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Sender: "Team Ada: Ada Advocacy Issues (83 & 95)" <[log in to unmask]>
From: "Alexandre E. Kopilovitch" <[log in to unmask]>
Date: Thu, 1 Mar 2001 21:11:21 +0300
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Reply-To: "Alexandre E. Kopilovitch" <[log in to unmask]>
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>Tom Moran <[log in to unmask]>
>> "Intellectual property" is a phrase you'll search for in vain in
>> the 18th and 19th centuries and indeed most of the 20th.
>  But look at the US Constitution (18th centry) for the concept, if not
>the phrase,

Two members of this list provided me the [same] excerpt that they think is the
one you had in mind:

Article I (which defines the legislative branch of our federal government),
Section 8 (referring to powers of the legislature), Clause 8:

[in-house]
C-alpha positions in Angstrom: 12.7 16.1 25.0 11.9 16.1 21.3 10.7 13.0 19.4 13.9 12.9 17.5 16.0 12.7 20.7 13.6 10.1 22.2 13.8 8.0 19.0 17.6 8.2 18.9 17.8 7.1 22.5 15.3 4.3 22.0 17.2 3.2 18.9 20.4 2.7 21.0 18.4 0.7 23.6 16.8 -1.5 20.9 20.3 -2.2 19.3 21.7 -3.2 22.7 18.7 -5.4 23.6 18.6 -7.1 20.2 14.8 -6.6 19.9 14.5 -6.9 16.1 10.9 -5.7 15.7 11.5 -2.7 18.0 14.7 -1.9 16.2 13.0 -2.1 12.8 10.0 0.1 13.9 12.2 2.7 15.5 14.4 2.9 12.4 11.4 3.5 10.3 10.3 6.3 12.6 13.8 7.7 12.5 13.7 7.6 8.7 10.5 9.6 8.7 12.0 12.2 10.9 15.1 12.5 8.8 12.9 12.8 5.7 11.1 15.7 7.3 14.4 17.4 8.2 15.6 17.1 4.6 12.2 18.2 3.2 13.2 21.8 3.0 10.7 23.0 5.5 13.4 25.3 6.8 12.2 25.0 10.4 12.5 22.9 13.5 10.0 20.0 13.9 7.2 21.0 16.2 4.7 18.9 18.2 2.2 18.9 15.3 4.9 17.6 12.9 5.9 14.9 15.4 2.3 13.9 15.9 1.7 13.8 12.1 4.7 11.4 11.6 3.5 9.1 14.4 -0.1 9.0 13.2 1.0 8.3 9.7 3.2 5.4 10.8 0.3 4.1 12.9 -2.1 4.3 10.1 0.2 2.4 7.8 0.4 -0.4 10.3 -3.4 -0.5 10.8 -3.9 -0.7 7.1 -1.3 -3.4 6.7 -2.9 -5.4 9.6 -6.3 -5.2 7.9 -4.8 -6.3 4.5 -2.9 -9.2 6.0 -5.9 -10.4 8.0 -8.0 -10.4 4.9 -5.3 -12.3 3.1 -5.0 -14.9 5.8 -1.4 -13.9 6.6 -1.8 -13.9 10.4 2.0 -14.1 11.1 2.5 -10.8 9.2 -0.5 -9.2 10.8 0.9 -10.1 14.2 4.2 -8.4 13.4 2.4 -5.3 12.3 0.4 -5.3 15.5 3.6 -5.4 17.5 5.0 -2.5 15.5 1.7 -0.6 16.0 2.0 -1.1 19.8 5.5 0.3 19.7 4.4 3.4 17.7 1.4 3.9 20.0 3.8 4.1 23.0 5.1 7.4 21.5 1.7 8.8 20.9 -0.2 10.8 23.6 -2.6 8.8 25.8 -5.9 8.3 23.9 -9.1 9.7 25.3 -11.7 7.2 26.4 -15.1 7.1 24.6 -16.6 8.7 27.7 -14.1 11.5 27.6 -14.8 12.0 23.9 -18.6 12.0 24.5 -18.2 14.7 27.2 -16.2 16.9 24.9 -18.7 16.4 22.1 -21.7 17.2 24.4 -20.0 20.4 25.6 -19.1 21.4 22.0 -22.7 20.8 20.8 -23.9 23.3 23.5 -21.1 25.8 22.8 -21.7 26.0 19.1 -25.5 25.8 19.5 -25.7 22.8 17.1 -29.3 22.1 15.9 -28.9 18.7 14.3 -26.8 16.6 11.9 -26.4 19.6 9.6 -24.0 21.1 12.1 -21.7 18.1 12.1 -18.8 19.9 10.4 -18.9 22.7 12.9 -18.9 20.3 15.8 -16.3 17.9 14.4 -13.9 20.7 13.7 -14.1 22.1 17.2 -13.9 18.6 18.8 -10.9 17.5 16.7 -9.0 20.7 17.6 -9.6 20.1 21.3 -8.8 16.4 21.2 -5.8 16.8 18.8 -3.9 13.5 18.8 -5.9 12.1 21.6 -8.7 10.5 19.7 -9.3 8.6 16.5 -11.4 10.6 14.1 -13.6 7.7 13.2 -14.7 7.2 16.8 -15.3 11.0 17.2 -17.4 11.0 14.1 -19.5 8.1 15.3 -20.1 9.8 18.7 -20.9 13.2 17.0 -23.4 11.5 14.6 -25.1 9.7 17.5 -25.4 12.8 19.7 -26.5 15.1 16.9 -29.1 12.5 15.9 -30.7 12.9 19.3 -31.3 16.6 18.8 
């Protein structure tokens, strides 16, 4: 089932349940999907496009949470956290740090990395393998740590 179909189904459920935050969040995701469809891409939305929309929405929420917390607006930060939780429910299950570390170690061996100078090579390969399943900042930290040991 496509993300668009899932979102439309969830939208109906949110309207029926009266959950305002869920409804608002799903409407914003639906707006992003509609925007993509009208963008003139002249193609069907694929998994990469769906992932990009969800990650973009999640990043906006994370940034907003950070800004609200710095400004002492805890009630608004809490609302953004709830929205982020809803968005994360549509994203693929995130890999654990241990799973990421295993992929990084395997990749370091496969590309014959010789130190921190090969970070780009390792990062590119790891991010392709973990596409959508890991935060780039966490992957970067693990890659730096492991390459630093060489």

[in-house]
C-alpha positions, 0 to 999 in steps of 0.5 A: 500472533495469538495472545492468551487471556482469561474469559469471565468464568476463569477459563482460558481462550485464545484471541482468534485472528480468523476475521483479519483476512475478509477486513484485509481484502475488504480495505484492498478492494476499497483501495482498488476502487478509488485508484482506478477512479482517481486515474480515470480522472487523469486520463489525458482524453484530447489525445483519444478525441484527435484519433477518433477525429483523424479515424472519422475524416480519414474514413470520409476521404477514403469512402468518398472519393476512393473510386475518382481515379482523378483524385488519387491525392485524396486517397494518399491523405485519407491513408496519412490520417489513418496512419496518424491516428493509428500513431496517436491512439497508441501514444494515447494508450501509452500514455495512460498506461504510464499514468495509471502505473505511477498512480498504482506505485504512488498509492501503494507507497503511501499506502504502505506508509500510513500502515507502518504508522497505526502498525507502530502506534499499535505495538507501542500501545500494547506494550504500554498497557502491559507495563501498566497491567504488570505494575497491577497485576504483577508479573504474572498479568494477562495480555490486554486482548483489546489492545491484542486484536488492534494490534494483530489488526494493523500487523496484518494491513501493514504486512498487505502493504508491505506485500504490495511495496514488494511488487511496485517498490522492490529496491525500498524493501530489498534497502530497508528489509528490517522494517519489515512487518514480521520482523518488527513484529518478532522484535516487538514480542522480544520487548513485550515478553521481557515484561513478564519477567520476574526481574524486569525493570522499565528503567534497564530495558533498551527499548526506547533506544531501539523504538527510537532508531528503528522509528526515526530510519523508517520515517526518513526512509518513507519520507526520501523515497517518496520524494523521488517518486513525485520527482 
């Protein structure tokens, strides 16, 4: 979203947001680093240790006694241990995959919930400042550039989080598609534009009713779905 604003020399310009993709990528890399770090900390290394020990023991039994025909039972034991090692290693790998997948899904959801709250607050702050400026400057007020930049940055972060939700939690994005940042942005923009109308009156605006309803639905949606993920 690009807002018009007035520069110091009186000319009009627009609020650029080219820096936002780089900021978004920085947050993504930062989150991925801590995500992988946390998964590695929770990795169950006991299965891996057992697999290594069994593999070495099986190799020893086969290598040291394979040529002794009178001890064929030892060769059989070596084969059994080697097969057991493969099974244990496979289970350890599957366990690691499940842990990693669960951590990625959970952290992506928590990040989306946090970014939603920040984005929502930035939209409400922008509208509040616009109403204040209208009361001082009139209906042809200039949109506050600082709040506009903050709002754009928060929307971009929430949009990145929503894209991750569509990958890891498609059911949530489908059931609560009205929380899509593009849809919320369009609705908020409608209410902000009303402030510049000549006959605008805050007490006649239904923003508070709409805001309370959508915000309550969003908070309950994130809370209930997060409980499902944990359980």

"Clause 8: [The Congress shall have Power] To promote the Progress of
Science and useful Arts, by securing for limited Times to Authors and
Inventors the exclusive Right to their respective Writings and

In this clause the concept is quite different: the "exclusive Right for limited
Times" is rather concrete concept, but the "intellectual property", on the
contrary, is a broad and generic concept, it can be easily used as a source
of various far-fetched deductions. So, replacing the "exclusive Right" by the
"property" (no matter, intellectual or of another kind), is an unjustified